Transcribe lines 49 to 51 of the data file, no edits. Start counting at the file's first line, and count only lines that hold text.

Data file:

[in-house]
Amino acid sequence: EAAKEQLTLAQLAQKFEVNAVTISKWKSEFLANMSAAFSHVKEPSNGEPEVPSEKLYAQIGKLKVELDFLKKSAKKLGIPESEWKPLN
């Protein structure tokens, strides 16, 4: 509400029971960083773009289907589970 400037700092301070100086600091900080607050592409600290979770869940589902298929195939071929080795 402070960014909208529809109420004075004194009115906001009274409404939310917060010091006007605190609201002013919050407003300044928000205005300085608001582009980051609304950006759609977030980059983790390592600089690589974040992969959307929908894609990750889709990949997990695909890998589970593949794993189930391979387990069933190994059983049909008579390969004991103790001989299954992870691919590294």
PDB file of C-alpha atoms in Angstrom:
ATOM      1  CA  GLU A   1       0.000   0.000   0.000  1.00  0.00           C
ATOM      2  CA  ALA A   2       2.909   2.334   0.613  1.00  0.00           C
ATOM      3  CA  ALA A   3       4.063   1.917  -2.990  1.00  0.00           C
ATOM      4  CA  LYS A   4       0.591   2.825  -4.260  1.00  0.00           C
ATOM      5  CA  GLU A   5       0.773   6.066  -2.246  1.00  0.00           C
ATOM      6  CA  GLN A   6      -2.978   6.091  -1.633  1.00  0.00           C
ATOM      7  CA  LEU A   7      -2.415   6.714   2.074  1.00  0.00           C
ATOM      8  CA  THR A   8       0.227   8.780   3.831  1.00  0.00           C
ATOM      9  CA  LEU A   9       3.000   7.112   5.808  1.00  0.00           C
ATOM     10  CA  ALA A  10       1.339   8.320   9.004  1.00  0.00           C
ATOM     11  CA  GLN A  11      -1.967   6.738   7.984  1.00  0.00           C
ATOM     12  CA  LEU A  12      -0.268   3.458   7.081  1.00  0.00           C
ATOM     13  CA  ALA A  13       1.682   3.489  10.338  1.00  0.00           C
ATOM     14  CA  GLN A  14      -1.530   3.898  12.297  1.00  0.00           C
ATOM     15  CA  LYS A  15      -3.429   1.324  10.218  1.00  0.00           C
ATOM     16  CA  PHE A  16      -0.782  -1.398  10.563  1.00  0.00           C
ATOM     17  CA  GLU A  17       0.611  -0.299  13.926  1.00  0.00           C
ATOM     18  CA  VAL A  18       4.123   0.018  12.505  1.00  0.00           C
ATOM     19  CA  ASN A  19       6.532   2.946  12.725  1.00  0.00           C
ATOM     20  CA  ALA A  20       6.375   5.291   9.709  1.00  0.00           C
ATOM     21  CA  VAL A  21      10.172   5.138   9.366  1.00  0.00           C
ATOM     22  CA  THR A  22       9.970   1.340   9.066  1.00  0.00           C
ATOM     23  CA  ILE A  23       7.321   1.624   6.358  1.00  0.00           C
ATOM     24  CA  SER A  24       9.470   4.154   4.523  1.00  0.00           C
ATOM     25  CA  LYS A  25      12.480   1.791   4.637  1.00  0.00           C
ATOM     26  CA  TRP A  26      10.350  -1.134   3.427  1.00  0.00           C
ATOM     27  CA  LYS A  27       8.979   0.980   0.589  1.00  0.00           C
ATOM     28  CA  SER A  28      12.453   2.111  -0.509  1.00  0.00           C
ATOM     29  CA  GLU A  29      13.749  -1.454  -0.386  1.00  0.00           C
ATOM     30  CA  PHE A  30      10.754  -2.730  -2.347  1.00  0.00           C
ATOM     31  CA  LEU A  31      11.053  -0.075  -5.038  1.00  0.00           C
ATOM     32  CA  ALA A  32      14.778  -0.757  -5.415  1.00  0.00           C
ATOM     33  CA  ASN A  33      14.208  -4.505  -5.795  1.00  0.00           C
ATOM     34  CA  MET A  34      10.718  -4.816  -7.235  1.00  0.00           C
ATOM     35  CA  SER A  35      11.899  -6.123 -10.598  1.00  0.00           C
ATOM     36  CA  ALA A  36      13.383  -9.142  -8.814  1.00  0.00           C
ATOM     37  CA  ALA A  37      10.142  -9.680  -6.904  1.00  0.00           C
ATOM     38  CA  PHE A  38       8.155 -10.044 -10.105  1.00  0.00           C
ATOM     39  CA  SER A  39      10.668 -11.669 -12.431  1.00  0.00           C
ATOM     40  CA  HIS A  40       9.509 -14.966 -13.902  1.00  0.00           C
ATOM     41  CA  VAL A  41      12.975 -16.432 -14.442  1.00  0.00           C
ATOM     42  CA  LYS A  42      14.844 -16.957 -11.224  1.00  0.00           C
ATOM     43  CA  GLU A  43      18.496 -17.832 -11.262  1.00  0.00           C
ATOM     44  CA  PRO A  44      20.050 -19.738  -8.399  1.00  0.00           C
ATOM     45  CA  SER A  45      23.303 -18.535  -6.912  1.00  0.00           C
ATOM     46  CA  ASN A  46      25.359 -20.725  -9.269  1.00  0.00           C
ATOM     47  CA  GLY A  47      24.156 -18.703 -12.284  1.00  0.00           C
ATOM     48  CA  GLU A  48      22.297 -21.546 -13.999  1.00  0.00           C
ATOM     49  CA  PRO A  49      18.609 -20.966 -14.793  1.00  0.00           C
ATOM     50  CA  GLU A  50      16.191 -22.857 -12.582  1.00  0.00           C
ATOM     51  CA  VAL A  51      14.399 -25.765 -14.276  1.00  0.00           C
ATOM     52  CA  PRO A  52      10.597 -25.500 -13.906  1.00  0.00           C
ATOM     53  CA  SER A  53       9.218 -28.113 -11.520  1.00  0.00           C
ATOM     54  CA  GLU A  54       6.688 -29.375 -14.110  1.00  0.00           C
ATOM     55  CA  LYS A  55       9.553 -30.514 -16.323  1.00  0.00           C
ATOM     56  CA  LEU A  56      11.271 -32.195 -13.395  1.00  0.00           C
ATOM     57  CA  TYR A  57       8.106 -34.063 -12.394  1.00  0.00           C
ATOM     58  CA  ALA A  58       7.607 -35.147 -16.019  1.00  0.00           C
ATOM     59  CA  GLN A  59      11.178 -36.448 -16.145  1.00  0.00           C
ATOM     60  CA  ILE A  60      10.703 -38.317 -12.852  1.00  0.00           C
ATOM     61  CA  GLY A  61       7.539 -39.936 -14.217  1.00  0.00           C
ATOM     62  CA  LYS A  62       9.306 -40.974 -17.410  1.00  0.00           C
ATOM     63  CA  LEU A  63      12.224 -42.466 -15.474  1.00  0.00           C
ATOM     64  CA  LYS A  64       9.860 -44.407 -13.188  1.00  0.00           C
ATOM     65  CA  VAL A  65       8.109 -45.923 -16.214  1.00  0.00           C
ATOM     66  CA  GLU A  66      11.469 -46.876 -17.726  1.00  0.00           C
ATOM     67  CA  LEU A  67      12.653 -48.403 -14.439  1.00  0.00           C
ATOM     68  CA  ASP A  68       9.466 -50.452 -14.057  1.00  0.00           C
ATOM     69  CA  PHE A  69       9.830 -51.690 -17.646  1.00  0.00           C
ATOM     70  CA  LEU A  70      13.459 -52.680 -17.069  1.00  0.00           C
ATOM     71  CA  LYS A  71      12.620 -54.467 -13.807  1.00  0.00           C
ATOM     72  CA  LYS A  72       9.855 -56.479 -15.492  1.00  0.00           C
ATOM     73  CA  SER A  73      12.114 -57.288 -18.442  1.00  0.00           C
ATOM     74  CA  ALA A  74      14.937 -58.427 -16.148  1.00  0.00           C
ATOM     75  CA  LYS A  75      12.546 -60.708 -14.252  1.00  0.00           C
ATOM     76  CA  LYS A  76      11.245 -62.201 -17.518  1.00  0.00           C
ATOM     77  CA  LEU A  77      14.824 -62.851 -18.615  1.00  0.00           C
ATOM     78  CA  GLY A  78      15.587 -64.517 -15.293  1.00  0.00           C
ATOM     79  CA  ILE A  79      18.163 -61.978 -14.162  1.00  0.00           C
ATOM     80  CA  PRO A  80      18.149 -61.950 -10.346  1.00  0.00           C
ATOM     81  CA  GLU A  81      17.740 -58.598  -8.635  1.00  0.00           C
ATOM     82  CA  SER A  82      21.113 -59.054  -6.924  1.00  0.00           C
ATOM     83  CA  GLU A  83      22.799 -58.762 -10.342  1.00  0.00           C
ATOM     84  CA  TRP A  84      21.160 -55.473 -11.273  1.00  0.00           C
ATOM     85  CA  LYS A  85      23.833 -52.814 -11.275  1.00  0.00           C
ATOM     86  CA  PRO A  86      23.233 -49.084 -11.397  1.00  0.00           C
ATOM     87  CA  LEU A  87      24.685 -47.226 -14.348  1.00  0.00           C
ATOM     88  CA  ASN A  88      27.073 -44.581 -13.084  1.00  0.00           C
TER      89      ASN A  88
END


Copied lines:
ATOM     45  CA  SER A  45      23.303 -18.535  -6.912  1.00  0.00           C
ATOM     46  CA  ASN A  46      25.359 -20.725  -9.269  1.00  0.00           C
ATOM     47  CA  GLY A  47      24.156 -18.703 -12.284  1.00  0.00           C